Dreaming America: Voices of Undocumented Youth in Maximum Security Detention

“ . . . the book you wish would never have to be written. . . the book you’re grateful has been guided into print.”           Grace Cavalieri, Washington Independent Review of Books

           Dreaming America editor Seth Michelson discusses the book, the children               and their words. On ABC tv.


ISBN  978-0-9859468-9-0   $16.00

ISBN  978-0-9859468-9-0   $16.00

Edited by SETH MICHELSON                   Preface by JIMMY SANTIAGO BACA

Dreaming America: Voices of Undocumented Youth in Maximum-Security Detention is a bi-lingual anthology of poetry, selected by the poet Seth Michelson from writing workshops he has conducted in the most restrictive detention center for undocumented, unaccompanied youth in the U.S. Because they are deemed " stateless people," by federal law these children are not entitled to legal representation. In an effort to secure their legal defense, profits from sales of the book will be donated directly to a legal defense fund for them.

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ISBN 978-1-64204-810-0 $15.00

ISBN 978-1-64204-810-0

2017-2018 Settlement House
American Poetry Prize

Translated by Miroslav Nikolov


Publication: April 14, 2018



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Featured Collection

As Sunrise Becomes the World "is neither a collection of poems, nor a re-issuing. It is not a simple selection or a sampling . . . [but] a whole and new thing unto itself. I have read few books like it, with its scope and with its length of vision. . . .  As Sunrise Becomes The World seems to me a remarkable achievement. It has done for me what great books do: it has changed the way I consider my life.”                                     

from the preface by Edward Haworth Hoeppner

As Sunrise Becomes the World.jpg


Come the winter rains and the house not yet snared in evergreen,   
under the sky of loblolly and water oaks wet and swaying,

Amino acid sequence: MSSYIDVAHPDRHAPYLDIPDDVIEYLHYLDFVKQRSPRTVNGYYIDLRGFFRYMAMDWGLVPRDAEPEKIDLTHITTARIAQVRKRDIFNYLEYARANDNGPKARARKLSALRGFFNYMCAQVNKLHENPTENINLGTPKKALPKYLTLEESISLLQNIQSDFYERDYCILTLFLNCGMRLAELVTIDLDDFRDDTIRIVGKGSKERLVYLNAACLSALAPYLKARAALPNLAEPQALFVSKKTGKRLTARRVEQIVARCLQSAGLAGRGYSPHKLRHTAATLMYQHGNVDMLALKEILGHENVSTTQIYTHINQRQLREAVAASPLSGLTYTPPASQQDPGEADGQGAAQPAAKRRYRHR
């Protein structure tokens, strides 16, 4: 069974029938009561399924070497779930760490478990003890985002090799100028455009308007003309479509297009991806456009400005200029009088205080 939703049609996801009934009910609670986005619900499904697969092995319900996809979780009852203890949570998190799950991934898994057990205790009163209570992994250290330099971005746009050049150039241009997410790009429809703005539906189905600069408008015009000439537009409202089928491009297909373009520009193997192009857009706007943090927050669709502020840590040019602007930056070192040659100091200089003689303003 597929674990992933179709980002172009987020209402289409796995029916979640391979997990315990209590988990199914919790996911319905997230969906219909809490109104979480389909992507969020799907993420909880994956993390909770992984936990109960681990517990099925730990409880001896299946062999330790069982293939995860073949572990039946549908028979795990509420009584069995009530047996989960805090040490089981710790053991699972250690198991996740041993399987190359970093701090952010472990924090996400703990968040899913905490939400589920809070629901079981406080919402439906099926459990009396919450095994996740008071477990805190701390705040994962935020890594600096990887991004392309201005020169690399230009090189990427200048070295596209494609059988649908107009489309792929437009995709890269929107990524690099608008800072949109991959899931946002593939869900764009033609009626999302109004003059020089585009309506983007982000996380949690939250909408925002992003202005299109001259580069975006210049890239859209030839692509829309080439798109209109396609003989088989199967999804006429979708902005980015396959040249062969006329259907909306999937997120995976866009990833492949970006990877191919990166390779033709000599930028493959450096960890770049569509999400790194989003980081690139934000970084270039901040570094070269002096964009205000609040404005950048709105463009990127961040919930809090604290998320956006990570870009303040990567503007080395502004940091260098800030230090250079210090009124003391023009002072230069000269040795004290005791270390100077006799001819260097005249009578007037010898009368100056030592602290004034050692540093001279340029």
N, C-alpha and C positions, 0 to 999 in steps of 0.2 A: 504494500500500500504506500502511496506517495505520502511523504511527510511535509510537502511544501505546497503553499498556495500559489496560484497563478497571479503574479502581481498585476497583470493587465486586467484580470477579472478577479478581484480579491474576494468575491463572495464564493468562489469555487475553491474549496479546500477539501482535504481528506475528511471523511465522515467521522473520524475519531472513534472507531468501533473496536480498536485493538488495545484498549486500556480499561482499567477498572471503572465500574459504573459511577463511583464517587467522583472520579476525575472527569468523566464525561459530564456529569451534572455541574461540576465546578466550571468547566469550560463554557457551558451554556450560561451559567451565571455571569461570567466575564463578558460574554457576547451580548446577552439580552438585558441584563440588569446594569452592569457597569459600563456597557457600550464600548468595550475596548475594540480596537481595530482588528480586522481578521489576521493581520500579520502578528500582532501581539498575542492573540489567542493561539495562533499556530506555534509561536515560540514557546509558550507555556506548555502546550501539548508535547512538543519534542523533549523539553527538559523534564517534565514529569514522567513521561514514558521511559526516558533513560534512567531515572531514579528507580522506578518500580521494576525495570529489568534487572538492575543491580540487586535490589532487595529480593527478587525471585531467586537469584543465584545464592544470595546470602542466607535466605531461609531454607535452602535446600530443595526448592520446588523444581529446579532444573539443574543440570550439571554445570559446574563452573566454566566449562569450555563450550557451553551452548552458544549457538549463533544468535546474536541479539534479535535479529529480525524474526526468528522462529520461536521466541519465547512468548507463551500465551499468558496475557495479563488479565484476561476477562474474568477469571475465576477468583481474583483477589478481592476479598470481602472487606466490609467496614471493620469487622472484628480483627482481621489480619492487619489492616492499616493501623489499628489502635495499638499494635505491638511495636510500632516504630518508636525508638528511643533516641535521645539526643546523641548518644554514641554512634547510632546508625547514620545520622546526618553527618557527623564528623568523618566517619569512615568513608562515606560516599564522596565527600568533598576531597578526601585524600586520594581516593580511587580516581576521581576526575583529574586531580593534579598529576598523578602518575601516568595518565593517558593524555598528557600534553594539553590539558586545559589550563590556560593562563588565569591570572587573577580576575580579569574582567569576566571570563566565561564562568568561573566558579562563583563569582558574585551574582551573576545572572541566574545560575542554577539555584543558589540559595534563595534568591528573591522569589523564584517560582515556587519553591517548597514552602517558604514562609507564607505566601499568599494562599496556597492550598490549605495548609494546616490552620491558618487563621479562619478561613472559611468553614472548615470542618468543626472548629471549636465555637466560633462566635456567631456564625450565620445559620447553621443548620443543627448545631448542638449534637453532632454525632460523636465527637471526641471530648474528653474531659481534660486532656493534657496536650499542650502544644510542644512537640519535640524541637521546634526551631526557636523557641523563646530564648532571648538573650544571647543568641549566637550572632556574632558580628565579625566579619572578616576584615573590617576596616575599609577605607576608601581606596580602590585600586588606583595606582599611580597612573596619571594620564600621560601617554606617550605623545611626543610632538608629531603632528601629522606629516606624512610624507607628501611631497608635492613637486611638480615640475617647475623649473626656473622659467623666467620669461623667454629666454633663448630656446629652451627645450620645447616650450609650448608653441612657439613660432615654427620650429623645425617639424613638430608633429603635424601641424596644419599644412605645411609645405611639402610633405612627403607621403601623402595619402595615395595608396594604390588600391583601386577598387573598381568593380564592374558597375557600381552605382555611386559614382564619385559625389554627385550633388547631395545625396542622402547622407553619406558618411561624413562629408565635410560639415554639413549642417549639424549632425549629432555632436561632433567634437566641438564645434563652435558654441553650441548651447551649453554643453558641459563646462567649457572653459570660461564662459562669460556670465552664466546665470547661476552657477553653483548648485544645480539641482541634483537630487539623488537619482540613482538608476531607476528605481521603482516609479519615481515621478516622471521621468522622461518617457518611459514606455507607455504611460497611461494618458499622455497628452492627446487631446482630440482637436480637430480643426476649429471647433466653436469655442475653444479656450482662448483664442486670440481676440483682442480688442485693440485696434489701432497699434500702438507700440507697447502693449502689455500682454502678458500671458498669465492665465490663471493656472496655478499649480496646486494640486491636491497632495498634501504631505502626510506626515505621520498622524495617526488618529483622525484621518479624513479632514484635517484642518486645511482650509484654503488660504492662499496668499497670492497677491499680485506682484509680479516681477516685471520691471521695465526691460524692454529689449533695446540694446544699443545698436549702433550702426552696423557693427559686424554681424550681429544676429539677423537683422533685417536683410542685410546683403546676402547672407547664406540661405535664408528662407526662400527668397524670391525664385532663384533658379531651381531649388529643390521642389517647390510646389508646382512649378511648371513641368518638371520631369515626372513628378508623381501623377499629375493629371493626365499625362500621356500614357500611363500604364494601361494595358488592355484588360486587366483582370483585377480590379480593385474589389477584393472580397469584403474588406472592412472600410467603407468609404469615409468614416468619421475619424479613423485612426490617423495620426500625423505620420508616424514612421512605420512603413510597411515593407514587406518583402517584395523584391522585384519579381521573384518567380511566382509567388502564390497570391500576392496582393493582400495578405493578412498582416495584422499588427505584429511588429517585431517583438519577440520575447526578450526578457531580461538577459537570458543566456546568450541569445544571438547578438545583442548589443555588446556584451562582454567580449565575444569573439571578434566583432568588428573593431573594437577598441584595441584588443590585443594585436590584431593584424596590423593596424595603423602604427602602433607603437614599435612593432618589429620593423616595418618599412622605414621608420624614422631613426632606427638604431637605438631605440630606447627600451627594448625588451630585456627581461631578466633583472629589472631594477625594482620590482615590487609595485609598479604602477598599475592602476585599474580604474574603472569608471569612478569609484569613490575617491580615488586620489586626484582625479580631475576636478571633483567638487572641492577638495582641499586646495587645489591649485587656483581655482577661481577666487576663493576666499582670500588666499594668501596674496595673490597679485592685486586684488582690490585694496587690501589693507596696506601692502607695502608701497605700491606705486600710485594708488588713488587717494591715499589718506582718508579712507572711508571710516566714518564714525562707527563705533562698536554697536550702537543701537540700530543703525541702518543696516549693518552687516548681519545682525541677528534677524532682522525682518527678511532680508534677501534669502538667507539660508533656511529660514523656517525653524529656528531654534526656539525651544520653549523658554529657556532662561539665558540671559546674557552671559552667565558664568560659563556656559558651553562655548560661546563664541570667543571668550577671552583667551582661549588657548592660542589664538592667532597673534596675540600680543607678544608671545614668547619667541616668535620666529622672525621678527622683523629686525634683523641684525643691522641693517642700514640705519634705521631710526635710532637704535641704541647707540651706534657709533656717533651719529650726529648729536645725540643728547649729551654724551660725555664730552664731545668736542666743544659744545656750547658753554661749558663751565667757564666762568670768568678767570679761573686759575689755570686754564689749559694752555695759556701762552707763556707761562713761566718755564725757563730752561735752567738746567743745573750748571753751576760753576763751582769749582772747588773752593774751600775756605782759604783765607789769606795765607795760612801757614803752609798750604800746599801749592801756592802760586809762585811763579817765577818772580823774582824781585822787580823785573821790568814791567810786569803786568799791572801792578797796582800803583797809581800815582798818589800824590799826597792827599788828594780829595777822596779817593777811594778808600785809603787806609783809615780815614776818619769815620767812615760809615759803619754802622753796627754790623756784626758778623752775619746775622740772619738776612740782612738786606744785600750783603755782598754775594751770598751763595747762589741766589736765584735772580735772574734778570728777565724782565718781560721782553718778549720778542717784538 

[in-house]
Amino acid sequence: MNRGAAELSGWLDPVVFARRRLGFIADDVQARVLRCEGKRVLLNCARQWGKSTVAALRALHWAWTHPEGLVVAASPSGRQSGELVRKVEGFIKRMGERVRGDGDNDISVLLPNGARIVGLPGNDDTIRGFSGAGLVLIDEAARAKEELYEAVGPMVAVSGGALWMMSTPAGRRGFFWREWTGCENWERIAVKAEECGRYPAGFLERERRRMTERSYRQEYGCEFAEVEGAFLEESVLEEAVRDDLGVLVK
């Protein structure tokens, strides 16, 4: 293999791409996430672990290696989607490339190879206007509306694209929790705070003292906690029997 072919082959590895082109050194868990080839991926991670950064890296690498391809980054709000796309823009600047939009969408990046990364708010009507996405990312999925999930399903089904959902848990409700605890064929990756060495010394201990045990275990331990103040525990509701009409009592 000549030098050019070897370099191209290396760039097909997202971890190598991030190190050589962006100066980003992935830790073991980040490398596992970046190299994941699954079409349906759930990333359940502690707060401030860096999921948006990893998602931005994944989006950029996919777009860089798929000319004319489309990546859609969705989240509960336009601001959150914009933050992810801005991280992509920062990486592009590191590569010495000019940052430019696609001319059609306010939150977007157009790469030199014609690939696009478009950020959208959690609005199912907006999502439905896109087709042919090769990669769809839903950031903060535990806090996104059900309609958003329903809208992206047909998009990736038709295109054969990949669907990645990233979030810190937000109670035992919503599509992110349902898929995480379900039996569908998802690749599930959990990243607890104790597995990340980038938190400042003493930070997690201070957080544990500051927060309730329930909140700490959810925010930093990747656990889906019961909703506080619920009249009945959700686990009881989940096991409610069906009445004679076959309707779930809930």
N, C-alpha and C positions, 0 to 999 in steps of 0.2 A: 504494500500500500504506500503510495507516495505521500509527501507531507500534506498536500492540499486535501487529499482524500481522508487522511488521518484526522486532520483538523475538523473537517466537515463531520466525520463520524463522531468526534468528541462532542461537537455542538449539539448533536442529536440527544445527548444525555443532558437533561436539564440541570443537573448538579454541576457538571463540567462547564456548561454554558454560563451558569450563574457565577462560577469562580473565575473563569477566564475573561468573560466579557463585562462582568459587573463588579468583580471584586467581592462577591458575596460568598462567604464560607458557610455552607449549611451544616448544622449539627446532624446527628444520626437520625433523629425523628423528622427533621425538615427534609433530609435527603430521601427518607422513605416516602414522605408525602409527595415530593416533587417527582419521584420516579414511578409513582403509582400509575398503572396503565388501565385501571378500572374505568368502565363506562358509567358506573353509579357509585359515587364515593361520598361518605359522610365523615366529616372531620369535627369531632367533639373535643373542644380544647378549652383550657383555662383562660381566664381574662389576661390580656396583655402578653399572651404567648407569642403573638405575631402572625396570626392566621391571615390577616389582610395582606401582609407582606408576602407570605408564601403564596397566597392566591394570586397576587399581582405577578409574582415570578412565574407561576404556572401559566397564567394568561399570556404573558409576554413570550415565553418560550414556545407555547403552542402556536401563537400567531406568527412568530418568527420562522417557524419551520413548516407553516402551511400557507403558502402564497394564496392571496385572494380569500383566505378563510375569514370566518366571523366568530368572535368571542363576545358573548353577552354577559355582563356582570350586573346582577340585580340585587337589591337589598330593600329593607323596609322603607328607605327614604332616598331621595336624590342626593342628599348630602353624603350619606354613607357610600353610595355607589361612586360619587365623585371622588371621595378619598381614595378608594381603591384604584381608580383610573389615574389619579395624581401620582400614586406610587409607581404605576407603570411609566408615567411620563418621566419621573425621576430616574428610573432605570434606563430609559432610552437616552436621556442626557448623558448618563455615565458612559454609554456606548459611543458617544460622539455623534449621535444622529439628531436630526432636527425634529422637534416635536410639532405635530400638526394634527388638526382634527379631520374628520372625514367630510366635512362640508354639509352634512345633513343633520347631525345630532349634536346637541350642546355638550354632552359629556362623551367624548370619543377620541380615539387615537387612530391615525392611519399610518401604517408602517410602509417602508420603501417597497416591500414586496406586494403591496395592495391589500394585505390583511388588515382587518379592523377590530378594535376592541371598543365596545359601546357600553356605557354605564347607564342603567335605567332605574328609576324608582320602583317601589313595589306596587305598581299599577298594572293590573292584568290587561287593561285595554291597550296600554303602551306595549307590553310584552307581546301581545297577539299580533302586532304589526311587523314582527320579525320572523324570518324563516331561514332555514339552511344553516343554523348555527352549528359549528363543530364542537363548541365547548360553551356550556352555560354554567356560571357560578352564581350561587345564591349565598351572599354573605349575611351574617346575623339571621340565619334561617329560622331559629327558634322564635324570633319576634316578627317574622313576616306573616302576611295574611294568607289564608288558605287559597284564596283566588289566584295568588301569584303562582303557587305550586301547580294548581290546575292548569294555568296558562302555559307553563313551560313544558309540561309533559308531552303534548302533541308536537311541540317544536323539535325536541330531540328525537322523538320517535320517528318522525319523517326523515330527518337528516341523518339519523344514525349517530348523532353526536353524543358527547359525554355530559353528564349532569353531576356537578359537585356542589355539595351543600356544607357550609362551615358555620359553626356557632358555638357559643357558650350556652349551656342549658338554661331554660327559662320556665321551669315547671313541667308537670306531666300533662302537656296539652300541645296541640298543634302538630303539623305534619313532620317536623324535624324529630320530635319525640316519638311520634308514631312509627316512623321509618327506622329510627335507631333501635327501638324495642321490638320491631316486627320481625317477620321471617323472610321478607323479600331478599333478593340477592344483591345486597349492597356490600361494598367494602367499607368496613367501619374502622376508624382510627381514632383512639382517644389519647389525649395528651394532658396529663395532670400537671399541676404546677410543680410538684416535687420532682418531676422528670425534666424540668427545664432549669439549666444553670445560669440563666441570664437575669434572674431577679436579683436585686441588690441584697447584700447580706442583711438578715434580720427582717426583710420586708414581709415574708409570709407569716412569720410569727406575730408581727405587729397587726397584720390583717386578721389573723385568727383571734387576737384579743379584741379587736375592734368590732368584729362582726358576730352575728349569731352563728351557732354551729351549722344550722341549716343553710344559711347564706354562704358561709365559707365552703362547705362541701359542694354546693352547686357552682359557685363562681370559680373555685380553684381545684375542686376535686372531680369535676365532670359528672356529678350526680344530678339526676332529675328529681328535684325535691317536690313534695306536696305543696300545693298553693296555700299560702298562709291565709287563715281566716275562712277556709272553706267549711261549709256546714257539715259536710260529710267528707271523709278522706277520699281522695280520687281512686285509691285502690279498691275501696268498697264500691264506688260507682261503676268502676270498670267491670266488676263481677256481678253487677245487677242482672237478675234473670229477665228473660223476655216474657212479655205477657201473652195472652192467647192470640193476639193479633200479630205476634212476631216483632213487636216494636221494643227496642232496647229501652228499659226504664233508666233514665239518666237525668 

down the cracks in the sidewalk and around into the parking lot,                                                                                                        
Impalas and Fairlanes, lights on bright,
wipers sopping their fogged windshields,                                                                                                                                   
out of school these December days before Christmas,                                                                                                              
it is 1960. I am here with a wet list in my pants’ pocket,                       

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News — and then some. . .

Newsand then some. . .

Catherine Jagoe is the winner of the Edna Meudt Poetry Book Award for her collection of poems Bloodroot. The award is sponsored annually by the Council for Wisconsin Writers and carries a $500 prize. To celebrate its 25th anniversary, the Madison (Wisconsin) Chamber Choir has commissioned a new piece from the composer Jasper Sussman based on Catherine's poem "Dog on the Median of the Kennedy Expressway, Chicago." The piece will be performed in May. ///  Grace Cavalieri reviews As Sunrise Becomes the World: A Trilogy in The Washington Independent Review of Books.  ///  Link to Alicia Partnoy's Ted-X talk in San Diego.  ///  Flowering Fires/ Fuegos Florales is one of three finalists in the category of Best Cover Design from the 2016 International Latino Book Awards. The book's designer, Renata Salazar-Costa, also designed the cover of As Sunrise Becomes the World. ///  Peter Waldor’s poem “Old Light,” from his bookThe Unattended Harp, was an end-of-the-year poem-of-the-day selection of Poetry Daily.   .                                                                                

History and Epic Poetry: an interview with Sheppard Ranbom on  King Philip's War

History and Epic Poetry: an interview with Sheppard Ranbom on King Philip's War

King Philip's War is an epic poem about King Philip, sachem of the Wampanoag Indian nation. One of the bloodiest wars in American history (1675-78), it ended a period of peaceful coexistence with the British settlers and led to attacks on half the towns in Puritan New England and to the annihilation of the New England Algonquians. "This is an important book."—Philip Levine     Read the Interview                                                                                                                                                                                                                       

Dennis Sampson Interviews Louie Skipper, 1998

Dennis Sampson Interviews Louie Skipper, 1998

The following conversation between poets Louie Skipper and Dennis Sampson took place in the fall of 1998 at Sweet Briar College in Amherst, Virginia, where Sampson was the Margaret Bannister Writer in Residence. The core of this discussion is Skipper’s sensibility as evident in his poetry and, more specifically, its expression in Skipper’s first full length collection of poems...watch the interview